Christmas is a time that seems to be a bundle of emotions—excitement, fear, expectation, loneliness, happiness, sadness—that happen all at the same time for many of us. In the midst of fighting traffic, running our business, shopping for gifts, preparing for guests, and all that goes into this crazy season, I want to take a moment and reflect on Christmas.
Holiday movies urge us to respond to this holiday a variety of ways. It’s about believing—in Santa, in the Christmas spirit, in belief itself (Buddy the Elf wouldn’t lead us astray, would he?), or for nostalgic longing—both for the perfect gift and recapturing childhood (A Christmas Story), having a loving community (How the Grinch Stole Christmas), avoiding stinginess to avoid punishment (A Christmas Carol) and miracles (Miracle on 34th Street). Christmas is about love, sentiment, family and belief we’re told.
The Bible presents a different picture of Christmas in recounting the humble birth of The King in the midst of real life among real people. It’s easy to think of people in Bible stories as characters in…well a story…rather than as real people responding to the world and the events they experienced just like you and I do. But if we take a moment this season to notice how those first people responded to the first Christmas, it might provide us some ways to think about this Christmas. Luke 2:1-20 (you know, the passage Linus recites in A Charlie Brown Christmas) shows us three responses worth considering.
The people’s response – When the shepherds told people they met that they had seen the long awaited Savior, Messiah, they were amazed—Something big had happened, but they didn’t do anything differently. The people respond with indifference.
Mary’s response contrasts deeply with the crowd. Mary ponders and treasures her experience and all that had been told her. “You will conceive in your womb and bear a son, and you shall call his name Jesus. He will be great and will be called the Son of the Most High.” Mary responds by embracing the news and taking time to consider the savior’s birth.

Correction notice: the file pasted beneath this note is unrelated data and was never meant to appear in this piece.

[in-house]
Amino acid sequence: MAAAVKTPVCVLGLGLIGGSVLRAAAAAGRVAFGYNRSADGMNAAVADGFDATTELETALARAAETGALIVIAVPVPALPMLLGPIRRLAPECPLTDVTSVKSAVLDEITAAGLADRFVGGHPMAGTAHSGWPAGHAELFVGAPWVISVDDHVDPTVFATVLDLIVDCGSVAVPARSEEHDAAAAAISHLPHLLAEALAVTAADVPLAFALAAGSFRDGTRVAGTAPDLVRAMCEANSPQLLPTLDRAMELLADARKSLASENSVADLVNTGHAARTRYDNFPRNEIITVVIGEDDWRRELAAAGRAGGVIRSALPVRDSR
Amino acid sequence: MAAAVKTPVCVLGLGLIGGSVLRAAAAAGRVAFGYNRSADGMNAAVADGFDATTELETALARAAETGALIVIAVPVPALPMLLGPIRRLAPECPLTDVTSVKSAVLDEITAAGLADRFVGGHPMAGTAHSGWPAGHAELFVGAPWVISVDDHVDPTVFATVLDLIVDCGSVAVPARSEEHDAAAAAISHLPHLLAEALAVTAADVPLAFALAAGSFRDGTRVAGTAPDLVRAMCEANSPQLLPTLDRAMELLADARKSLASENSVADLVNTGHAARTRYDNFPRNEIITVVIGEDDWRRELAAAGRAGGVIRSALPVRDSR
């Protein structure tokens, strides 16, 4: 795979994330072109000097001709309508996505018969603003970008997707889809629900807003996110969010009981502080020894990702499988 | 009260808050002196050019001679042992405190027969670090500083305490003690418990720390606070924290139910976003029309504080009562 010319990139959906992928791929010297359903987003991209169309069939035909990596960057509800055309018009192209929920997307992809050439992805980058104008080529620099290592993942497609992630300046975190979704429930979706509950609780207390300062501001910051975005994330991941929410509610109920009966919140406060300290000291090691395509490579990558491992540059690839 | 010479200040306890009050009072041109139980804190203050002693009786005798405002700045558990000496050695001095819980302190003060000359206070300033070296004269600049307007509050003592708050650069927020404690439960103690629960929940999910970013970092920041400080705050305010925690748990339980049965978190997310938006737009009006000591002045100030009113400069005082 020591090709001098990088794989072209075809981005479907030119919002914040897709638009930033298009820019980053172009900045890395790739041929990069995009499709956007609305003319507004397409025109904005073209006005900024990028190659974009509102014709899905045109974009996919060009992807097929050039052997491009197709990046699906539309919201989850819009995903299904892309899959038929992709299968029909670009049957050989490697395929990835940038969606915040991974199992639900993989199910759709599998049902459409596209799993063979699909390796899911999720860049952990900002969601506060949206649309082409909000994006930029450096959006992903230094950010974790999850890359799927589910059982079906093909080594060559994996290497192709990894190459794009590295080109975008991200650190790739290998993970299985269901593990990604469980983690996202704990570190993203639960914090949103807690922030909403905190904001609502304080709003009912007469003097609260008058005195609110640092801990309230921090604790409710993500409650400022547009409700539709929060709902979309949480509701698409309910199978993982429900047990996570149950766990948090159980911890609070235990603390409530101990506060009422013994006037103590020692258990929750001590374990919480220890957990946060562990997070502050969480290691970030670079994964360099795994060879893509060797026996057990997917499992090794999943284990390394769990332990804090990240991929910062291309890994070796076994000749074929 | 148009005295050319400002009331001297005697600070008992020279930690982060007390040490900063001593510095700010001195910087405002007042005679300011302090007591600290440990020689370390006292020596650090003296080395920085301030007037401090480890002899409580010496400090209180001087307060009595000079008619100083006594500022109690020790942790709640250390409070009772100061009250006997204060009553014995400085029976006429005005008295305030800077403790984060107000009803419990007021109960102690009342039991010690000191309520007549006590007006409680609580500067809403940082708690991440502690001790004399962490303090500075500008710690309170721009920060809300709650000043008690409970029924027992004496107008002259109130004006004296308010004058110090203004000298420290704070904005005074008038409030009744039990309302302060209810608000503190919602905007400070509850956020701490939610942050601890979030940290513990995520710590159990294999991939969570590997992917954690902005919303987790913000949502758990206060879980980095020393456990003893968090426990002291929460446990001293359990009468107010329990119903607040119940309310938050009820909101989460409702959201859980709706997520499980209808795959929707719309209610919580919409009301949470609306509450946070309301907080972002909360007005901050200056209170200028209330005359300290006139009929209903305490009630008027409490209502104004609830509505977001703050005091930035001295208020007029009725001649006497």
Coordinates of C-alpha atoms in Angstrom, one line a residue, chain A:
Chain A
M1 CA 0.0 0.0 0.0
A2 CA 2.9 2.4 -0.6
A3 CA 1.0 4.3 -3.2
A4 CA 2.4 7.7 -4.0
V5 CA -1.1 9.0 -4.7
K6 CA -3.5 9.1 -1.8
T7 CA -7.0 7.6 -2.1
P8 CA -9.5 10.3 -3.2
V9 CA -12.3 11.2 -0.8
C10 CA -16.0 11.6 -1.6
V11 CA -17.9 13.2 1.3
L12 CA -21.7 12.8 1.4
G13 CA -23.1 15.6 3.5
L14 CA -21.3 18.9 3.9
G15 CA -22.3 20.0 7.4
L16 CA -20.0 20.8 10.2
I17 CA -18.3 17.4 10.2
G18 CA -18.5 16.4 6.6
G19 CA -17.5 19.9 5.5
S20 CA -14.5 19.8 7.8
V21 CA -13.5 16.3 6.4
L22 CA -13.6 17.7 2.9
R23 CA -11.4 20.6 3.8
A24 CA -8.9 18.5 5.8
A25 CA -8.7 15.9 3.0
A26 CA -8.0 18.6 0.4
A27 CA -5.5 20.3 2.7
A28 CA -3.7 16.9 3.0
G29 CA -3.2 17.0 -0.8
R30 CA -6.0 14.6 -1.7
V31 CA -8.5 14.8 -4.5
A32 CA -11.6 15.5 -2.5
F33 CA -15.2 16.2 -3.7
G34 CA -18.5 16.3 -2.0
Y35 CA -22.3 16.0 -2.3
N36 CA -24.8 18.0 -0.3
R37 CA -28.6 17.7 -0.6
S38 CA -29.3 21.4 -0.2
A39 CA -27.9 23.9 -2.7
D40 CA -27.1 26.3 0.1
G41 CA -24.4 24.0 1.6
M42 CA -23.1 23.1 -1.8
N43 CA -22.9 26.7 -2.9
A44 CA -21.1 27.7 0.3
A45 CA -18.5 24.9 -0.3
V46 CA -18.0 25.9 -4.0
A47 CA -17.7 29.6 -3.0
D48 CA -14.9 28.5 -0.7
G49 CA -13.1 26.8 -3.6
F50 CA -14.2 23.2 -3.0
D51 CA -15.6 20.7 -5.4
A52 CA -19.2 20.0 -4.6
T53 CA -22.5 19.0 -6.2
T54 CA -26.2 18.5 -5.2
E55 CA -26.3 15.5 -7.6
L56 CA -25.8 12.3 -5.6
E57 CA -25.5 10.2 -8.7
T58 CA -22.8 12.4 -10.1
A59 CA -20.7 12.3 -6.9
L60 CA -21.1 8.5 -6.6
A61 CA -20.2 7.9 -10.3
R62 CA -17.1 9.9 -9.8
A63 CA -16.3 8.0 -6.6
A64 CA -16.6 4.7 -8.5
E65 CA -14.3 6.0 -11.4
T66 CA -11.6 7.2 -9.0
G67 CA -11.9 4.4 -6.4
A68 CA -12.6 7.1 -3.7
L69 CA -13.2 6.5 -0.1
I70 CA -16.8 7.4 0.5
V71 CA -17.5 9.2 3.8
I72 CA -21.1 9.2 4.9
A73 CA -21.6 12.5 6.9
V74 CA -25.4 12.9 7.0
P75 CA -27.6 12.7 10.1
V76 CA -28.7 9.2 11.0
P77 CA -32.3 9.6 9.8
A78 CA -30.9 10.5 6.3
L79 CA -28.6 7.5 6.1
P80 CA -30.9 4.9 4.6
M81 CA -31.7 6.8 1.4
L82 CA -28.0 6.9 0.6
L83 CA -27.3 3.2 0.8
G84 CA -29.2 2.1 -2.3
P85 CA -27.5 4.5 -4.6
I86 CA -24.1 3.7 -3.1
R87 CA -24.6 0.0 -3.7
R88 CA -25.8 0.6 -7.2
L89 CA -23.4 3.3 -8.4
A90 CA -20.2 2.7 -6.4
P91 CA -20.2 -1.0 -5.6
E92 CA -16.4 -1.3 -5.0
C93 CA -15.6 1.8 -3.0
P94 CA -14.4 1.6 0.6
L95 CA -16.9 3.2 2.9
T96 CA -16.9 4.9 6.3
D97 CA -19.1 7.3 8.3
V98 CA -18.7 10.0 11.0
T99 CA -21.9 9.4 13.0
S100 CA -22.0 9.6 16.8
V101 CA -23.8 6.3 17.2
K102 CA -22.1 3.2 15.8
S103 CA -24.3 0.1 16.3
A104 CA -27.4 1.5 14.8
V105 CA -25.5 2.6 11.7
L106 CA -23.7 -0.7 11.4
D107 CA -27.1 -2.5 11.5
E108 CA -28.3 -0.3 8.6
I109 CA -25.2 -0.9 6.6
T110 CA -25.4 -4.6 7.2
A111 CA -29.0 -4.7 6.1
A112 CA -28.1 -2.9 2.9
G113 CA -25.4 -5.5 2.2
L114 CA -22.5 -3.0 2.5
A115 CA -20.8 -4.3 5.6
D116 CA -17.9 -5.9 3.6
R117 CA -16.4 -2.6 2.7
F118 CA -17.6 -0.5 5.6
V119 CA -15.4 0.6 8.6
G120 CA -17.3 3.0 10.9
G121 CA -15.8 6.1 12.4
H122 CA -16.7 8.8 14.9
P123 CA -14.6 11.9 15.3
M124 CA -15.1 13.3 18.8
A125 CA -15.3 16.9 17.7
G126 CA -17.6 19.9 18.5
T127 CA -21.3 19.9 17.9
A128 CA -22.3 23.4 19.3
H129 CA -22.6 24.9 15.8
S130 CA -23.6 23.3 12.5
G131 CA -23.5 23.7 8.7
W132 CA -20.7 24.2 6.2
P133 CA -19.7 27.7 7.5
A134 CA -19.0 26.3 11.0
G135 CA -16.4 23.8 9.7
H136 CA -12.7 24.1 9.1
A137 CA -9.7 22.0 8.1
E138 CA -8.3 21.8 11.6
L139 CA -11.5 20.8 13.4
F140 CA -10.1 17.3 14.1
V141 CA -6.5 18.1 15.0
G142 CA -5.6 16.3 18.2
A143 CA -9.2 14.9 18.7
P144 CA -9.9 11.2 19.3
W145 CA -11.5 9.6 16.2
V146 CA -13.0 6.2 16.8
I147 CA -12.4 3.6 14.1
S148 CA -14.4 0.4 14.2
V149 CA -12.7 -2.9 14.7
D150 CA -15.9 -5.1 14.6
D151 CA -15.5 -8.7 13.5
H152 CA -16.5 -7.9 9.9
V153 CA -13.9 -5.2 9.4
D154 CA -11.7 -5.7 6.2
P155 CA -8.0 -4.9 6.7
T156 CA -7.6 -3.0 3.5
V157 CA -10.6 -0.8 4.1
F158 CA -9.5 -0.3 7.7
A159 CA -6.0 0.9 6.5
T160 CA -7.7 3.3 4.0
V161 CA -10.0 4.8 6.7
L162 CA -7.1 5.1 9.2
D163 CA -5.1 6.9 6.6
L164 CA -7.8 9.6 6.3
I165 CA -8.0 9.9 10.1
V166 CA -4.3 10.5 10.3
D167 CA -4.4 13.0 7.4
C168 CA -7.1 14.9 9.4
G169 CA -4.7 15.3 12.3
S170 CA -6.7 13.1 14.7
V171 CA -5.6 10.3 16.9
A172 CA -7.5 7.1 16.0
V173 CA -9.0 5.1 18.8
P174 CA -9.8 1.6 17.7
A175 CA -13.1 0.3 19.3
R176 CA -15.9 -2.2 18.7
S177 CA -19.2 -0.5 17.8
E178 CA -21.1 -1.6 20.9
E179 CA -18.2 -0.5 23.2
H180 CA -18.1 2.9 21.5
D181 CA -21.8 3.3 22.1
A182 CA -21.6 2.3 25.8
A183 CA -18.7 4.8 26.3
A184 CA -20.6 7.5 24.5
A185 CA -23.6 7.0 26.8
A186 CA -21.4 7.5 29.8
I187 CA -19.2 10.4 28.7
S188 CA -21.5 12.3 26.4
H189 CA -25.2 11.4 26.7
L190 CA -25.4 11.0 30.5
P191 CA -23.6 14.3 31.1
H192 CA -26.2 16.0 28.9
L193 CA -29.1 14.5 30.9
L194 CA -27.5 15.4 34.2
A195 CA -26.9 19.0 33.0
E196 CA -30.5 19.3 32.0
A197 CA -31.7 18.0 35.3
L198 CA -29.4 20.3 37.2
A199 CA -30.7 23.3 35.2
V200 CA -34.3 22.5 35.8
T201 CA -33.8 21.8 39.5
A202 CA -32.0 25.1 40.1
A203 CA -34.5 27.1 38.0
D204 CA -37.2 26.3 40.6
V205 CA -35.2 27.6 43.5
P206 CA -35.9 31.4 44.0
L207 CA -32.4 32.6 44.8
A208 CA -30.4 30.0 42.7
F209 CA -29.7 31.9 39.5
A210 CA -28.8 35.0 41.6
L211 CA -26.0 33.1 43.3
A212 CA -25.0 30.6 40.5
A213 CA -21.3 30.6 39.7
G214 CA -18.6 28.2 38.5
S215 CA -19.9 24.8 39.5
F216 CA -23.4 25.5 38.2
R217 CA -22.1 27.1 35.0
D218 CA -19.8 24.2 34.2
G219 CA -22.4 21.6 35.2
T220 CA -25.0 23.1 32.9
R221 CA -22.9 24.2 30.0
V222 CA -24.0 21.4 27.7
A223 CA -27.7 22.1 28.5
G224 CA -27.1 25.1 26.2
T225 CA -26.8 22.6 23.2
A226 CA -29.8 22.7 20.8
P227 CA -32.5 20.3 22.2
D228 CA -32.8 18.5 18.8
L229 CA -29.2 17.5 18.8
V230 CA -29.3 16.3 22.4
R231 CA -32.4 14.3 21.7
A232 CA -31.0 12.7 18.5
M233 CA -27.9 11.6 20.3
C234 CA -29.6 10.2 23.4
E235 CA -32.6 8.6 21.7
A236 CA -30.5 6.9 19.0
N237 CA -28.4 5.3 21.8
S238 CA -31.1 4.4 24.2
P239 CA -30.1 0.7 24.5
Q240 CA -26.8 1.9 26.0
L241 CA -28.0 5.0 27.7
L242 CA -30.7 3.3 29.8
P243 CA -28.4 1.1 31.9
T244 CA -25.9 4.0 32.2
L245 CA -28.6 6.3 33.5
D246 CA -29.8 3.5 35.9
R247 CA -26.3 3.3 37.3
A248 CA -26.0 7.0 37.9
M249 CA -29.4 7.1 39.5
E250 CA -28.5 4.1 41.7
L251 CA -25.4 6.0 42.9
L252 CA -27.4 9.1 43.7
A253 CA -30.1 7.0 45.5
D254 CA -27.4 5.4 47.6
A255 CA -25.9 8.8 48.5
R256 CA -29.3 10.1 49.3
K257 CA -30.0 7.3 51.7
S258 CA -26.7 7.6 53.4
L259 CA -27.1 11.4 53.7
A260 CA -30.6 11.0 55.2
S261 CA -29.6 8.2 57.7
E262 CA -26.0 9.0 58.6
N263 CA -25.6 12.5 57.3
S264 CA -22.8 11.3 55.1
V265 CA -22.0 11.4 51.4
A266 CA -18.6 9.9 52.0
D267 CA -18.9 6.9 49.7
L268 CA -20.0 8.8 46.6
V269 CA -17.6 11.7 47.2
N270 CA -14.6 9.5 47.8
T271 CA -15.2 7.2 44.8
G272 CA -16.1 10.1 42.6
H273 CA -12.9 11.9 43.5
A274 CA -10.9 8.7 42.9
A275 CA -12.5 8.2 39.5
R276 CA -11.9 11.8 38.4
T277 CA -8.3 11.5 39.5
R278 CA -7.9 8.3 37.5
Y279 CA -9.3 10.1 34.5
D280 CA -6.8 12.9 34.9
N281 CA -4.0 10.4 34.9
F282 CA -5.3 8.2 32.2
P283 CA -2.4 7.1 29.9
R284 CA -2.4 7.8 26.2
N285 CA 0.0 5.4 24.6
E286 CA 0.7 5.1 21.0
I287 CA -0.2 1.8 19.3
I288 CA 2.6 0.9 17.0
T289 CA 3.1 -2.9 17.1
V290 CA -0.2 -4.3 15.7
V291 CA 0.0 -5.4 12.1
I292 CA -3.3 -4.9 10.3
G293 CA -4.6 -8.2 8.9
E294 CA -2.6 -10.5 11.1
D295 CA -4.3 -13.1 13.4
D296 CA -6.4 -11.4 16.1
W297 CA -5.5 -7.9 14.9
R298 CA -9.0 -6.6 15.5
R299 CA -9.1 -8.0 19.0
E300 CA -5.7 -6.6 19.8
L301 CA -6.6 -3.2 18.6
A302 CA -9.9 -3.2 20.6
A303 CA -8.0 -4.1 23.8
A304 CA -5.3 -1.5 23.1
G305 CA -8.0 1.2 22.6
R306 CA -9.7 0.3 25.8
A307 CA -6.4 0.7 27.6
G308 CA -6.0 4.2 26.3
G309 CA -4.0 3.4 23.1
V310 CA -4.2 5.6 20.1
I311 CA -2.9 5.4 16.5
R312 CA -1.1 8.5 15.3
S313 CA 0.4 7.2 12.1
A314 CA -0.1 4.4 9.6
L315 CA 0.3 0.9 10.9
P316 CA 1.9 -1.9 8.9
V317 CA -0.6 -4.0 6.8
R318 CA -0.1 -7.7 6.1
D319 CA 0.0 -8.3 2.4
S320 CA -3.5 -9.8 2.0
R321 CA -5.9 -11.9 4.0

The shepherds’ response is to glorify God and to tell others what He has done. God has entered history to bring Salvation! The King has come—and that is good news for them and for you and for me. The shepherds’ respond by praising and talking about God.
The secret to joy in Christmas isn’t time with family, nostalgic memories, doing good deeds, miracles or even believing. It’s understanding that the Lord is come, the King, who rules the world in truth and grace, who puts an end to sins and sorrows and who “comes to make His blessings flow far as the curse is found.”
I want to be like Mary and take time to consider the miracle of the Savior’s birth. I want to be like the shepherds’ and praise God for changing history by sending his son.
How do you make room to consider and praise God in this season?
The King is come. The enemy vanquished. We can live in the Kingdom today through the grace of Christ. Hallelujah!
I want to take time to ponder, like Mary did. With all the rushing it’s easy for me to not slow down and take time to remember what we’re celebrating!
We have an empty box under the tree that represents two things: 1) that because of Christ our sin is buried in the deepest sea, never to be counted against us again, and 2) that we have absolutely nothing in which to pay Him back. Our hands are empty.
Thank you for this post. I’m a Christmas junkie and it’s so easy to forget the magnitude of His birth amongst the routine and seasonal traditions.